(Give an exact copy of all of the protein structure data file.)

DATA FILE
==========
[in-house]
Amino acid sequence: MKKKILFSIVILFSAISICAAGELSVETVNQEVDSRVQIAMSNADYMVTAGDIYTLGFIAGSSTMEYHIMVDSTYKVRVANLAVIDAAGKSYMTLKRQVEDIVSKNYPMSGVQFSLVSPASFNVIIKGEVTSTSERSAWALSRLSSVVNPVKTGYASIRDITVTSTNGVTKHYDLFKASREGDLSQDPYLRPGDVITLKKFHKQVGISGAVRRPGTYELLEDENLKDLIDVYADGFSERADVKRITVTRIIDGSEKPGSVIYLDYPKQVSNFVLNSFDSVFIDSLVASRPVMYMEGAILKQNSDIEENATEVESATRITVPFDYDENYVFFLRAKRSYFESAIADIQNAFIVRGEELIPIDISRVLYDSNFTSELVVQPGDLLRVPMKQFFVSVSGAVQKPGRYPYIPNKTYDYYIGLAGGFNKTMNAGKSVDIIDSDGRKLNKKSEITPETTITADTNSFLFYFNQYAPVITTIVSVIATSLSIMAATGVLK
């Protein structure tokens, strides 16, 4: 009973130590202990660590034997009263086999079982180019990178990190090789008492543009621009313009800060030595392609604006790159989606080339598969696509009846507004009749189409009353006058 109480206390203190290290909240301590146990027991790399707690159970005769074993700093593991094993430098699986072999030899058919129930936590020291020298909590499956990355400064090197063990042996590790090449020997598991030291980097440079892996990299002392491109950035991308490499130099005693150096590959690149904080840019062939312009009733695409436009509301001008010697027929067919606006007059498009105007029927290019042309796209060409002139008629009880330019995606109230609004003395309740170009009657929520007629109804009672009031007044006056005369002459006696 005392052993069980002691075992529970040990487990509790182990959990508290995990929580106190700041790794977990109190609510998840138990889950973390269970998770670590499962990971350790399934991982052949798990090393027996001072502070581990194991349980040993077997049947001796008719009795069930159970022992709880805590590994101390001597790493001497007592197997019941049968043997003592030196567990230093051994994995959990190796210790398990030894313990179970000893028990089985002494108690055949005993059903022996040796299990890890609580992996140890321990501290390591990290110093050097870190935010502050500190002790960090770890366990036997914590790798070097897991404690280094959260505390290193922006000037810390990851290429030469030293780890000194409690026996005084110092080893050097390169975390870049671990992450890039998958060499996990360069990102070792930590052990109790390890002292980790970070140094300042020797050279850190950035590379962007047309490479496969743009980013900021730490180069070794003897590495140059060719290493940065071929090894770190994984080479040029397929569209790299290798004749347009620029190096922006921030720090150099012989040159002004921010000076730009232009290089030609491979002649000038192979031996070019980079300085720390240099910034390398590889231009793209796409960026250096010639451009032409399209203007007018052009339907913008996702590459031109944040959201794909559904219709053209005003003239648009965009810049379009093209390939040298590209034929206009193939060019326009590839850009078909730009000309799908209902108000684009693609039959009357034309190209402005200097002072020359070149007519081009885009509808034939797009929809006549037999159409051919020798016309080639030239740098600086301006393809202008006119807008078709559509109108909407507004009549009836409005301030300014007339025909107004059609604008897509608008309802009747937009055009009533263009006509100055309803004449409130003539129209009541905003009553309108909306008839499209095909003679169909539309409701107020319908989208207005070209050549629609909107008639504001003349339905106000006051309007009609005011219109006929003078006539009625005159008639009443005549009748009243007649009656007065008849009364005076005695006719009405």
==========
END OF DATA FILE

[in-house]
Amino acid sequence: MKKKILFSIVILFSAISICAAGELSVETVNQEVDSRVQIAMSNADYMVTAGDIYTLGFIAGSSTMEYHIMVDSTYKVRVANLAVIDAAGKSYMTLKRQVEDIVSKNYPMSGVQFSLVSPASFNVIIKGEVTSTSERSAWALSRLSSVVNPVKTGYASIRDITVTSTNGVTKHYDLFKASREGDLSQDPYLRPGDVITLKKFHKQVGISGAVRRPGTYELLEDENLKDLIDVYADGFSERADVKRITVTRIIDGSEKPGSVIYLDYPKQVSNFVLNSFDSVFIDSLVASRPVMYMEGAILKQNSDIEENATEVESATRITVPFDYDENYVFFLRAKRSYFESAIADIQNAFIVRGEELIPIDISRVLYDSNFTSELVVQPGDLLRVPMKQFFVSVSGAVQKPGRYPYIPNKTYDYYIGLAGGFNKTMNAGKSVDIIDSDGRKLNKKSEITPETTITADTNSFLFYFNQYAPVITTIVSVIATSLSIMAATGVLK
């Protein structure tokens, strides 16, 4: 009973130590202990660590034997009263086999079982180019990178990190090789008492543009621009313009800060030595392609604006790159989606080339598969696509009846507004009749189409009353006058 109480206390203190290290909240301590146990027991790399707690159970005769074993700093593991094993430098699986072999030899058919129930936590020291020298909590499956990355400064090197063990042996590790090449020997598991030291980097440079892996990299002392491109950035991308490499130099005693150096590959690149904080840019062939312009009733695409436009509301001008010697027929067919606006007059498009105007029927290019042309796209060409002139008629009880330019995606109230609004003395309740170009009657929520007629109804009672009031007044006056005369002459006696 005392052993069980002691075992529970040990487990509790182990959990508290995990929580106190700041790794977990109190609510998840138990889950973390269970998770670590499962990971350790399934991982052949798990090393027996001072502070581990194991349980040993077997049947001796008719009795069930159970022992709880805590590994101390001597790493001497007592197997019941049968043997003592030196567990230093051994994995959990190796210790398990030894313990179970000893028990089985002494108690055949005993059903022996040796299990890890609580992996140890321990501290390591990290110093050097870190935010502050500190002790960090770890366990036997914590790798070097897991404690280094959260505390290193922006000037810390990851290429030469030293780890000194409690026996005084110092080893050097390169975390870049671990992450890039998958060499996990360069990102070792930590052990109790390890002292980790970070140094300042020797050279850190950035590379962007047309490479496969743009980013900021730490180069070794003897590495140059060719290493940065071929090894770190994984080479040029397929569209790299290798004749347009620029190096922006921030720090150099012989040159002004921010000076730009232009290089030609491979002649000038192979031996070019980079300085720390240099910034390398590889231009793209796409960026250096010639451009032409399209203007007018052009339907913008996702590459031109944040959201794909559904219709053209005003003239648009965009810049379009093209390939040298590209034929206009193939060019326009590839850009078909730009000309799908209902108000684009693609039959009357034309190209402005200097002072020359070149007519081009885009509808034939797009929809006549037999159409051919020798016309080639030239740098600086301006393809202008006119807008078709559509109108909407507004009549009836409005301030300014007339025909107004059609604008897509608008309802009747937009055009009533263009006509100055309803004449409130003539129209009541905003009553309108909306008839499209095909003679169909539309409701107020319908989208207005070209050549629609909107008639504001003349339905106000006051309007009609005011219109006929003078006539009625005159008639009443005549009748009243007649009656007065008849009364005076005695006719009405």